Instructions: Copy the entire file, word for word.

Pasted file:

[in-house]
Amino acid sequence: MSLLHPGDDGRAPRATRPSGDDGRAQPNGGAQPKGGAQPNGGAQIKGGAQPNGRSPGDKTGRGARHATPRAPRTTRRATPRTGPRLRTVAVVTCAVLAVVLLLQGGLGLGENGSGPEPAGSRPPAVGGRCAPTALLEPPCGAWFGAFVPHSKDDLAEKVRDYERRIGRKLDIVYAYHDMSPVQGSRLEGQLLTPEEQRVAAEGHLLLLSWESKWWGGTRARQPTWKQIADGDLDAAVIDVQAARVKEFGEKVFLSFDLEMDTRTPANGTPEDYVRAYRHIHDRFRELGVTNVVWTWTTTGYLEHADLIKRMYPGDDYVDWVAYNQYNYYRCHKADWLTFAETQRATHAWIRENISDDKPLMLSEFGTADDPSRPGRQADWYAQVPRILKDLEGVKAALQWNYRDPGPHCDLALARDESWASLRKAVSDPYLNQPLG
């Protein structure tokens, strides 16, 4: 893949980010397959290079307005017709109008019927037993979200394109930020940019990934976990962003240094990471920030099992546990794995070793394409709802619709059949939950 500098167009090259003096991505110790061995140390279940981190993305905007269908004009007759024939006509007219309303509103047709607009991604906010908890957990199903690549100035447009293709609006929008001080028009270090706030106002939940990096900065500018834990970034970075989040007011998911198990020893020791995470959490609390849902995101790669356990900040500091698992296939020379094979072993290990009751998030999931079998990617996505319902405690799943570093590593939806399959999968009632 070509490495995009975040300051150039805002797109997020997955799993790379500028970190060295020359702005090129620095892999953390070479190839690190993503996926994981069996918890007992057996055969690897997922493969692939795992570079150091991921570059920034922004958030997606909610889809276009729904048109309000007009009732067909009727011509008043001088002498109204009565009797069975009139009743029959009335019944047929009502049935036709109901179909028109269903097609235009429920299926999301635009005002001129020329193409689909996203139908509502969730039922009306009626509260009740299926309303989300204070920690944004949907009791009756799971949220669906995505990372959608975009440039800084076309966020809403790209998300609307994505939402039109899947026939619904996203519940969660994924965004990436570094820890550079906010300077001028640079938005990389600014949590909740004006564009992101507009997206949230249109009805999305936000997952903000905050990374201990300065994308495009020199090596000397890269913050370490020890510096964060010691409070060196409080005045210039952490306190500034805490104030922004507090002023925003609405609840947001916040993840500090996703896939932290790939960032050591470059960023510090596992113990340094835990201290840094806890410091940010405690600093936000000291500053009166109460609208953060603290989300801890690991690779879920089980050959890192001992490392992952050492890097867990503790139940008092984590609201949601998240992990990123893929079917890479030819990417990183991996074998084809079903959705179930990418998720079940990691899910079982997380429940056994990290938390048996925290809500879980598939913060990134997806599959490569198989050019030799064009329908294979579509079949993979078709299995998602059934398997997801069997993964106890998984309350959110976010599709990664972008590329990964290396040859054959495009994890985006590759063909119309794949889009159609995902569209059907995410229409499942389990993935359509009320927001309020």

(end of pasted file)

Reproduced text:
[in-house]
Amino acid sequence: MSLLHPGDDGRAPRATRPSGDDGRAQPNGGAQPKGGAQPNGGAQIKGGAQPNGRSPGDKTGRGARHATPRAPRTTRRATPRTGPRLRTVAVVTCAVLAVVLLLQGGLGLGENGSGPEPAGSRPPAVGGRCAPTALLEPPCGAWFGAFVPHSKDDLAEKVRDYERRIGRKLDIVYAYHDMSPVQGSRLEGQLLTPEEQRVAAEGHLLLLSWESKWWGGTRARQPTWKQIADGDLDAAVIDVQAARVKEFGEKVFLSFDLEMDTRTPANGTPEDYVRAYRHIHDRFRELGVTNVVWTWTTTGYLEHADLIKRMYPGDDYVDWVAYNQYNYYRCHKADWLTFAETQRATHAWIRENISDDKPLMLSEFGTADDPSRPGRQADWYAQVPRILKDLEGVKAALQWNYRDPGPHCDLALARDESWASLRKAVSDPYLNQPLG
């Protein structure tokens, strides 16, 4: 893949980010397959290079307005017709109008019927037993979200394109930020940019990934976990962003240094990471920030099992546990794995070793394409709802619709059949939950 500098167009090259003096991505110790061995140390279940981190993305905007269908004009007759024939006509007219309303509103047709607009991604906010908890957990199903690549100035447009293709609006929008001080028009270090706030106002939940990096900065500018834990970034970075989040007011998911198990020893020791995470959490609390849902995101790669356990900040500091698992296939020379094979072993290990009751998030999931079998990617996505319902405690799943570093590593939806399959999968009632 070509490495995009975040300051150039805002797109997020997955799993790379500028970190060295020359702005090129620095892999953390070479190839690190993503996926994981069996918890007992057996055969690897997922493969692939795992570079150091991921570059920034922004958030997606909610889809276009729904048109309000007009009732067909009727011509008043001088002498109204009565009797069975009139009743029959009335019944047929009502049935036709109901179909028109269903097609235009429920299926999301635009005002001129020329193409689909996203139908509502969730039922009306009626509260009740299926309303989300204070920690944004949907009791009756799971949220669906995505990372959608975009440039800084076309966020809403790209998300609307994505939402039109899947026939619904996203519940969660994924965004990436570094820890550079906010300077001028640079938005990389600014949590909740004006564009992101507009997206949230249109009805999305936000997952903000905050990374201990300065994308495009020199090596000397890269913050370490020890510096964060010691409070060196409080005045210039952490306190500034805490104030922004507090002023925003609405609840947001916040993840500090996703896939932290790939960032050591470059960023510090596992113990340094835990201290840094806890410091940010405690600093936000000291500053009166109460609208953060603290989300801890690991690779879920089980050959890192001992490392992952050492890097867990503790139940008092984590609201949601998240992990990123893929079917890479030819990417990183991996074998084809079903959705179930990418998720079940990691899910079982997380429940056994990290938390048996925290809500879980598939913060990134997806599959490569198989050019030799064009329908294979579509079949993979078709299995998602059934398997997801069997993964106890998984309350959110976010599709990664972008590329990964290396040859054959495009994890985006590759063909119309794949889009159609995902569209059907995410229409499942389990993935359509009320927001309020």